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I am willing to calculate and monitor the evolution of extreme-viscosity in the financial markets data series.

Wikipedia says "Put simply, the less viscous the fluid is, the greater its ease of movement ". So rather than looking for the mighty viscosity should I simply focus on ease-of-movement? Well, the "ease of movement - (EOM)" is a catchy phrase since there is a well known indicator with the exact same name. That EOM indicator is defined in investopedia as: "A technical momentum indicator that is used to illustrate the relationship between the rate of an asset's price change and its volume. This indicator attempts to identify the amount of volume required to move prices."

In elementary school mathematics it is as simple as: EOM = (Close of today - Close of yesterday) / Volume

Do think "extreme viscosity can be monitored by the extremes in EOM"... Or would you suggest something else to calculate viscosity?

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Did you make up this concept yourself? Is there any source for the use of the term "viscosity" in a financial context? –  Tal Fishman Apr 25 '12 at 18:17
    
Dear Tal, There are lots of things that I made up but this is not one of them. When asked about viscosity in financial data series the first book that comes into my mind is "An introduction to econophysics : Correlations and complexity in finance - Rosario Mantegna & Eugene Stanley". –  Sts Apr 26 '12 at 8:39
    
I see where they use it as an analogy, but it still looks like they do not directly apply the terms "viscosity" or "ease-of-movement" to financial time series. Also, your definition of ease of movement seems arbitrary. I do not understand why you would look at the absolute price change divided by volume. Also, since no trading takes place overnight, perhaps you should look at close - open? Perhaps look at log price changes? Perhaps log volume, too? –  Tal Fishman Apr 26 '12 at 14:53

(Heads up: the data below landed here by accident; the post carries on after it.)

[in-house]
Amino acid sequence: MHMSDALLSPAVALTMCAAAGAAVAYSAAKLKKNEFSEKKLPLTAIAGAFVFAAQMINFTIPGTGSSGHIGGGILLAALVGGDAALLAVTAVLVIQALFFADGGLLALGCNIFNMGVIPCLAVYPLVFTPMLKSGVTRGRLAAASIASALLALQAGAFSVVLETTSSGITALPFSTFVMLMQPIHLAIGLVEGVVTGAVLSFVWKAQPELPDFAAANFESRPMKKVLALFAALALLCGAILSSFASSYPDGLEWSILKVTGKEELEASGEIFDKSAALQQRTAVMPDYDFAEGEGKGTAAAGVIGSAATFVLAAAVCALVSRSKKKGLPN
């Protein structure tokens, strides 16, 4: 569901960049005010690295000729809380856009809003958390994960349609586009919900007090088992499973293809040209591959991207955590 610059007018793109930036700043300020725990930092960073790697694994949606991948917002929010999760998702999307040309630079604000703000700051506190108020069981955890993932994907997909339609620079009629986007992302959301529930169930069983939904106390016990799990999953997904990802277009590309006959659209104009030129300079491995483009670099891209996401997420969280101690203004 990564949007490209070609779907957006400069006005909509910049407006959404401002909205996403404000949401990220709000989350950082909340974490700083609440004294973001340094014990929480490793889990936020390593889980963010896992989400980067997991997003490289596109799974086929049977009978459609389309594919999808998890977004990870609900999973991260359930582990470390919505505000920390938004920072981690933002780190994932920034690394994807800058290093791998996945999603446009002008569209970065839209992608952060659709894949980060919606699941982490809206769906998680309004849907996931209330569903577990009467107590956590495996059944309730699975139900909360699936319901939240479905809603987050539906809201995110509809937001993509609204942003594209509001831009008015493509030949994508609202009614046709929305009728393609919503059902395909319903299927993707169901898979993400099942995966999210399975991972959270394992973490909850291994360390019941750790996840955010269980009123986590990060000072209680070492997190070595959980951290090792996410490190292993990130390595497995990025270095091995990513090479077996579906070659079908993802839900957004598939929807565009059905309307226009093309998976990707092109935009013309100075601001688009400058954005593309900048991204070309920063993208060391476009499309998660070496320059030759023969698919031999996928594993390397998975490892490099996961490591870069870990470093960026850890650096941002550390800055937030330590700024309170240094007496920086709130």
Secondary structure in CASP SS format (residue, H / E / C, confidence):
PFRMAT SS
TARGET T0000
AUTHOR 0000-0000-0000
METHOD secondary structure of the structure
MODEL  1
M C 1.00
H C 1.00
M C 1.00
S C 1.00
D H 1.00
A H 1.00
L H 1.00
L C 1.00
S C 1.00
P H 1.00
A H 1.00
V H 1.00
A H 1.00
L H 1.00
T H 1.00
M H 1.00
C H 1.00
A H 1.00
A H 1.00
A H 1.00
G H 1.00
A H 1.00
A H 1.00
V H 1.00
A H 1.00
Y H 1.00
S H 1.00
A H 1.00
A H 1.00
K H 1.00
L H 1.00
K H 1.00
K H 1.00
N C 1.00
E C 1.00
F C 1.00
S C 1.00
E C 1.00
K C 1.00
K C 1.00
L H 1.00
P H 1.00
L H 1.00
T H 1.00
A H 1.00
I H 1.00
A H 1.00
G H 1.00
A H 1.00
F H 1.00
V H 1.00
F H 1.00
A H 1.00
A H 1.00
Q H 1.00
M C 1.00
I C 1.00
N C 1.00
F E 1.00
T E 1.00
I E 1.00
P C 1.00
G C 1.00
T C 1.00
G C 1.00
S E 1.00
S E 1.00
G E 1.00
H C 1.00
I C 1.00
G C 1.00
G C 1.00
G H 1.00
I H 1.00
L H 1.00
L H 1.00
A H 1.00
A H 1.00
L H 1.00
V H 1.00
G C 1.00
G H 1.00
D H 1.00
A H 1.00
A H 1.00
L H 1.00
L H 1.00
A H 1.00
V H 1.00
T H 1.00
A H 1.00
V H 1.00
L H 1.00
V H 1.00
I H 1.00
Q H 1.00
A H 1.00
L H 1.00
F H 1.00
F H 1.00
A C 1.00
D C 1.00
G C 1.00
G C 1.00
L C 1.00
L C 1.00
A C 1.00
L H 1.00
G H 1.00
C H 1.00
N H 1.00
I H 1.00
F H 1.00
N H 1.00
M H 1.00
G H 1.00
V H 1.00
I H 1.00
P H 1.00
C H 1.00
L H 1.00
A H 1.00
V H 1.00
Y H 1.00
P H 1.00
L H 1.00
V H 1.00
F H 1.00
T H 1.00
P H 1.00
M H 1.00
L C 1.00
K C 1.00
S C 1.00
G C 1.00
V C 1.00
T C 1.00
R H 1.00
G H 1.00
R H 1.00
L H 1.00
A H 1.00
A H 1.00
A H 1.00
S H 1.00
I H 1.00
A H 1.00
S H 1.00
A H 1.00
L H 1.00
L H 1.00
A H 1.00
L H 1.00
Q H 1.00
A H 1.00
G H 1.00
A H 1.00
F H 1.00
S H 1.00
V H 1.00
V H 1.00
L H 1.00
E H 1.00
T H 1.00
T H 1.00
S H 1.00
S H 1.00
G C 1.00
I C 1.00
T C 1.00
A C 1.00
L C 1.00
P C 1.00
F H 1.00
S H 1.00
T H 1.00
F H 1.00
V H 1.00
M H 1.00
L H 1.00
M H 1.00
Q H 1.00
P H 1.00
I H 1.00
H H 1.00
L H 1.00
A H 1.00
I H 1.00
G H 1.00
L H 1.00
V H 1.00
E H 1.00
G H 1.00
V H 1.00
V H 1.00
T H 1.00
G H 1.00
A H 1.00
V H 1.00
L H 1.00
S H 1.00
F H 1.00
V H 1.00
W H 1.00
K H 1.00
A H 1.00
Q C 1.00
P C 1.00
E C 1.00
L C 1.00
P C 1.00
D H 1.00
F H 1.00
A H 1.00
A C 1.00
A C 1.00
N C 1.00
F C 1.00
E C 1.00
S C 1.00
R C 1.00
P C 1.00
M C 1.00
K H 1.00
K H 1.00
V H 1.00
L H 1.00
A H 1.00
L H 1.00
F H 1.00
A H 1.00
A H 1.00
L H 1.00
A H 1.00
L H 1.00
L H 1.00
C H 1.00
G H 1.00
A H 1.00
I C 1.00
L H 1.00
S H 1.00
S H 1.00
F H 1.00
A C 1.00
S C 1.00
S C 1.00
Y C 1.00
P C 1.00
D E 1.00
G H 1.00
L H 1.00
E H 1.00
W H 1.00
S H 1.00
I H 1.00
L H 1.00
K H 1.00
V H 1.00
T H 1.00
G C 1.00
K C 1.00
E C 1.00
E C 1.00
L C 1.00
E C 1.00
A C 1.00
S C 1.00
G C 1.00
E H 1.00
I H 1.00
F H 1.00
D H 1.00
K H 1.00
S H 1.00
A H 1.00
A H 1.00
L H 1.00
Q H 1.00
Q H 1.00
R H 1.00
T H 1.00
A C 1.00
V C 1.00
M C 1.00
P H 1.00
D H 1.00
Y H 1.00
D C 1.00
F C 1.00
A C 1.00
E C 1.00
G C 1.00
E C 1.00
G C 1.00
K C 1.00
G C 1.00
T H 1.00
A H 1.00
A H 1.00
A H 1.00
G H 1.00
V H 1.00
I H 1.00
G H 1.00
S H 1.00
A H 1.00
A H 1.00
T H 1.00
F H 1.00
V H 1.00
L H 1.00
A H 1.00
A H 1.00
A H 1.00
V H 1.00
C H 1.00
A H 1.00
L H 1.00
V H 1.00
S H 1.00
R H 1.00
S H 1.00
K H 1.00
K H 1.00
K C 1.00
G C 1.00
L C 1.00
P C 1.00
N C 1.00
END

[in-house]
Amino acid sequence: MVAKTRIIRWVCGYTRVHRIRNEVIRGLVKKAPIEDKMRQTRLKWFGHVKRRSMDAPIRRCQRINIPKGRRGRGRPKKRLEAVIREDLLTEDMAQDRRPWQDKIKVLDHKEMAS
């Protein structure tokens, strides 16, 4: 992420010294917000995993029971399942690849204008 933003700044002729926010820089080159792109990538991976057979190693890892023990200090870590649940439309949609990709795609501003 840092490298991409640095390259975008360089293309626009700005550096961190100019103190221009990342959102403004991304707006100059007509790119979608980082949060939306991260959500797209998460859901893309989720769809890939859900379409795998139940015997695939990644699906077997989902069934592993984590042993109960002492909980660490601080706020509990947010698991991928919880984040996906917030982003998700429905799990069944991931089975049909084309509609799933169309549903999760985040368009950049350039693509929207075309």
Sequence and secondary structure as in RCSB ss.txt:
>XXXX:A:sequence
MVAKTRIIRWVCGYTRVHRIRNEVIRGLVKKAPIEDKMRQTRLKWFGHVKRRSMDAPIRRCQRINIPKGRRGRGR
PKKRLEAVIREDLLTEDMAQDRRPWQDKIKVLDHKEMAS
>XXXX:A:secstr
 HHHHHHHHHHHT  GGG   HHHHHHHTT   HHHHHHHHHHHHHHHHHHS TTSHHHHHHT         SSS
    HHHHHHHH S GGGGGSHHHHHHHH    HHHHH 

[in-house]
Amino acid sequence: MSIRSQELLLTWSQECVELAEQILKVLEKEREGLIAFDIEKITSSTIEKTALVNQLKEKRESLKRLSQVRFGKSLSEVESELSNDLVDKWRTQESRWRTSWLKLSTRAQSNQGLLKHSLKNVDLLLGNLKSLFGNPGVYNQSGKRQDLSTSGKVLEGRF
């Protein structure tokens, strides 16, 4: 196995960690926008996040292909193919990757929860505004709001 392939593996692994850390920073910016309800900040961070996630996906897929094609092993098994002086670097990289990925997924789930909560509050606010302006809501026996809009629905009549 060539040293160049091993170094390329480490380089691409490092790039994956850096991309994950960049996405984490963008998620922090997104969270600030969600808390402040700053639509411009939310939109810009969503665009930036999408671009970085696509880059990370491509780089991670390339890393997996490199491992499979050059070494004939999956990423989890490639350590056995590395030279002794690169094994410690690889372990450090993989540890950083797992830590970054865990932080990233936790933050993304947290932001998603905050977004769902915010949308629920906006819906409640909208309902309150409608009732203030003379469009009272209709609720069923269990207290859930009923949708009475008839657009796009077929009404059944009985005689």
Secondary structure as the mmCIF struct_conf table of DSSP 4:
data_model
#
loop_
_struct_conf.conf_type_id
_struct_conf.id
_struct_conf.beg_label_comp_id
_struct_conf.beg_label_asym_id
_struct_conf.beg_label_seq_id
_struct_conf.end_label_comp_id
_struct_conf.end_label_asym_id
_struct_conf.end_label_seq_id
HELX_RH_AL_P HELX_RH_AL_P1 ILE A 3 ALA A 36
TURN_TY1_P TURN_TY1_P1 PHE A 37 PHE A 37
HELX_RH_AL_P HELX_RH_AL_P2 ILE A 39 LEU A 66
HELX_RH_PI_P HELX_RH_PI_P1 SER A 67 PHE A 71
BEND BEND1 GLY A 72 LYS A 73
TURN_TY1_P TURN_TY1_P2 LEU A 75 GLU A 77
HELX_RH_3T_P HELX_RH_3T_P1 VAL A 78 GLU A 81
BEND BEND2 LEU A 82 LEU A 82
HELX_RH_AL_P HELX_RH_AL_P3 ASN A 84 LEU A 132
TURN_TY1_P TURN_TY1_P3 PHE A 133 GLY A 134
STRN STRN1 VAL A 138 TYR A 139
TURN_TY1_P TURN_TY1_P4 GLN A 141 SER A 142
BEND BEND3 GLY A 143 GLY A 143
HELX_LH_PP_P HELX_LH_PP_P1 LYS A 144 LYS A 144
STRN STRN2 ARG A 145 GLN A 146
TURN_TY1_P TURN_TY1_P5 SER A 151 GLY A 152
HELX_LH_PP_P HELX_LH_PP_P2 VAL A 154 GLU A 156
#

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You can measure whatever you want...there is no standard definition of viscosity in financial mathematics. Most stochastic modelers would take it to mean terms involving $\nabla^2 V$ in the associated Feynman-Kac PDE, which is clearly very different from the simple heuristics you have in mind here. –  Brian B Apr 26 '12 at 17:35

2 Answers 2

Using intra-day data, the concept of viscosity is easier to define. At the microstructure scale, you can see the price moves as a diffusion constrained by the quantities in the order books. Viscosity is a mix of pressure of volumes, rounding by the tick size, and bid-ask bounce.

See for instance A New Approach for the Dynamics of Ultra-High-Frequency Data: The Model with Uncertainty Zones, by M Rosenbaum and C Y Robert, In Jnl of Financial Econometrics Volume 9, Issue 2, pp 344-366. In this paper, authors present a way to estimate simultaneously the volatility and a rounding adjustement level $\eta$ (eta). This parameter can be seen as the viscosity of the studied stock.

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A standard definition of "viscosity" is "stickiness. The MORE viscous something is, the LESS ease movement.

So "viscosity" in this context would refer to the "stickiness" of one price compared to another in a time series.

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Dear Tom, Thanks for the "English" definition. I will use the term stickiness since it is more understandable. But I would be glad if you can suggest a "mathematical" definition too. –  Sts Apr 26 '12 at 8:50

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